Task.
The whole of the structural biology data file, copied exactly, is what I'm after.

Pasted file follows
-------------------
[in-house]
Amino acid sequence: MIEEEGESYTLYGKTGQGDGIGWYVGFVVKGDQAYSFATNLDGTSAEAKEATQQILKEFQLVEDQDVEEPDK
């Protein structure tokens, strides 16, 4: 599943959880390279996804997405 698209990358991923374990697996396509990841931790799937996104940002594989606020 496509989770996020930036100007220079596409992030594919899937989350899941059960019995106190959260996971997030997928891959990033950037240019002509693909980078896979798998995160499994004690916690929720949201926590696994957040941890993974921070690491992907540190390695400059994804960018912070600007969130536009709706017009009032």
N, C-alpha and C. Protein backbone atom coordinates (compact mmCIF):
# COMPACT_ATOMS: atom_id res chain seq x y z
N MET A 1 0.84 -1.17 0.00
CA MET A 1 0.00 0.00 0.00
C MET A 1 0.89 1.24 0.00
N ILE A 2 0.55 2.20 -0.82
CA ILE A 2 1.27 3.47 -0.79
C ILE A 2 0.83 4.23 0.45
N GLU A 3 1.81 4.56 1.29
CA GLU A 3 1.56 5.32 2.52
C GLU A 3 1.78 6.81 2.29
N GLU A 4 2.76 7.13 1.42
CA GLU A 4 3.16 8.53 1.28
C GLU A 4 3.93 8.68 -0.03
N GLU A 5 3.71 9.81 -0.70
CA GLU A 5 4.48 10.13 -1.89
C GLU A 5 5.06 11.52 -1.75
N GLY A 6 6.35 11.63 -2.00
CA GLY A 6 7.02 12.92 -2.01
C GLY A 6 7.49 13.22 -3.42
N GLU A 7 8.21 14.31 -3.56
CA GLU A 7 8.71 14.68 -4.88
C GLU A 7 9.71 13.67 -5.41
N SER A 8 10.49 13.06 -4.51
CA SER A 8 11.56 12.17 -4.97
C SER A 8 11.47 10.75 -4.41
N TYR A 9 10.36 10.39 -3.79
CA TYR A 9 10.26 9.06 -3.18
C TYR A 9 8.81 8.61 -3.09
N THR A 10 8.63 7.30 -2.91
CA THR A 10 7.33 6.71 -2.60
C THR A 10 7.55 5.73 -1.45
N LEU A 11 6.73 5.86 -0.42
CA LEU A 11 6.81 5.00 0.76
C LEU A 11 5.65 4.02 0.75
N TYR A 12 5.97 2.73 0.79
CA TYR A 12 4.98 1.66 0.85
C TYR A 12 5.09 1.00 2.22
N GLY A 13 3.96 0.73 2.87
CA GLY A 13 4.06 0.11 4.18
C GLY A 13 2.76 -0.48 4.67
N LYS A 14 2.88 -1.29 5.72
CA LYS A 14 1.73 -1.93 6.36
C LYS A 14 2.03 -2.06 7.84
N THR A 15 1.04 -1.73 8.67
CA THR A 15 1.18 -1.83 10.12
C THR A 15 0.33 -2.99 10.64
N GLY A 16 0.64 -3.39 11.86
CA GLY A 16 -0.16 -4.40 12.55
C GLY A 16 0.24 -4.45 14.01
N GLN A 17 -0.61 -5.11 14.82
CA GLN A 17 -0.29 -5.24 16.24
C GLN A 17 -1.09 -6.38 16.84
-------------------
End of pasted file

[in-house]
Amino acid sequence: MIEEEGESYTLYGKTGQGDGIGWYVGFVVKGDQAYSFATNLDGTSAEAKEATQQILKEFQLVEDQDVEEPDK
């Protein structure tokens, strides 16, 4: 599943959880390279996804997405 698209990358991923374990697996396509990841931790799937996104940002594989606020 496509989770996020930036100007220079596409992030594919899937989350899941059960019995106190959260996971997030997928891959990033950037240019002509693909980078896979798998995160499994004690916690929720949201926590696994957040941890993974921070690491992907540190390695400059994804960018912070600007969130536009709706017009009032």
N, C-alpha and C. Protein backbone atom coordinates (compact mmCIF):
# COMPACT_ATOMS: atom_id res chain seq x y z
N MET A 1 0.84 -1.17 0.00
CA MET A 1 0.00 0.00 0.00
C MET A 1 0.89 1.24 0.00
N ILE A 2 0.55 2.20 -0.82
CA ILE A 2 1.27 3.47 -0.79
C ILE A 2 0.83 4.23 0.45
N GLU A 3 1.81 4.56 1.29
CA GLU A 3 1.56 5.32 2.52
C GLU A 3 1.78 6.81 2.29
N GLU A 4 2.76 7.13 1.42
CA GLU A 4 3.16 8.53 1.28
C GLU A 4 3.93 8.68 -0.03
N GLU A 5 3.71 9.81 -0.70
CA GLU A 5 4.48 10.13 -1.89
C GLU A 5 5.06 11.52 -1.75
N GLY A 6 6.35 11.63 -2.00
CA GLY A 6 7.02 12.92 -2.01
C GLY A 6 7.49 13.22 -3.42
N GLU A 7 8.21 14.31 -3.56
CA GLU A 7 8.71 14.68 -4.88
C GLU A 7 9.71 13.67 -5.41
N SER A 8 10.49 13.06 -4.51
CA SER A 8 11.56 12.17 -4.97
C SER A 8 11.47 10.75 -4.41
N TYR A 9 10.36 10.39 -3.79
CA TYR A 9 10.26 9.06 -3.18
C TYR A 9 8.81 8.61 -3.09
N THR A 10 8.63 7.30 -2.91
CA THR A 10 7.33 6.71 -2.60
C THR A 10 7.55 5.73 -1.45
N LEU A 11 6.73 5.86 -0.42
CA LEU A 11 6.81 5.00 0.76
C LEU A 11 5.65 4.02 0.75
N TYR A 12 5.97 2.73 0.79
CA TYR A 12 4.98 1.66 0.85
C TYR A 12 5.09 1.00 2.22
N GLY A 13 3.96 0.73 2.87
CA GLY A 13 4.06 0.11 4.18
C GLY A 13 2.76 -0.48 4.67
N LYS A 14 2.88 -1.29 5.72
CA LYS A 14 1.73 -1.93 6.36
C LYS A 14 2.03 -2.06 7.84
N THR A 15 1.04 -1.73 8.67
CA THR A 15 1.18 -1.83 10.12
C THR A 15 0.33 -2.99 10.64
N GLY A 16 0.64 -3.39 11.86
CA GLY A 16 -0.16 -4.40 12.55
C GLY A 16 0.24 -4.45 14.01
N GLN A 17 -0.61 -5.11 14.82
CA GLN A 17 -0.29 -5.24 16.24
C GLN A 17 -1.09 -6.38 16.84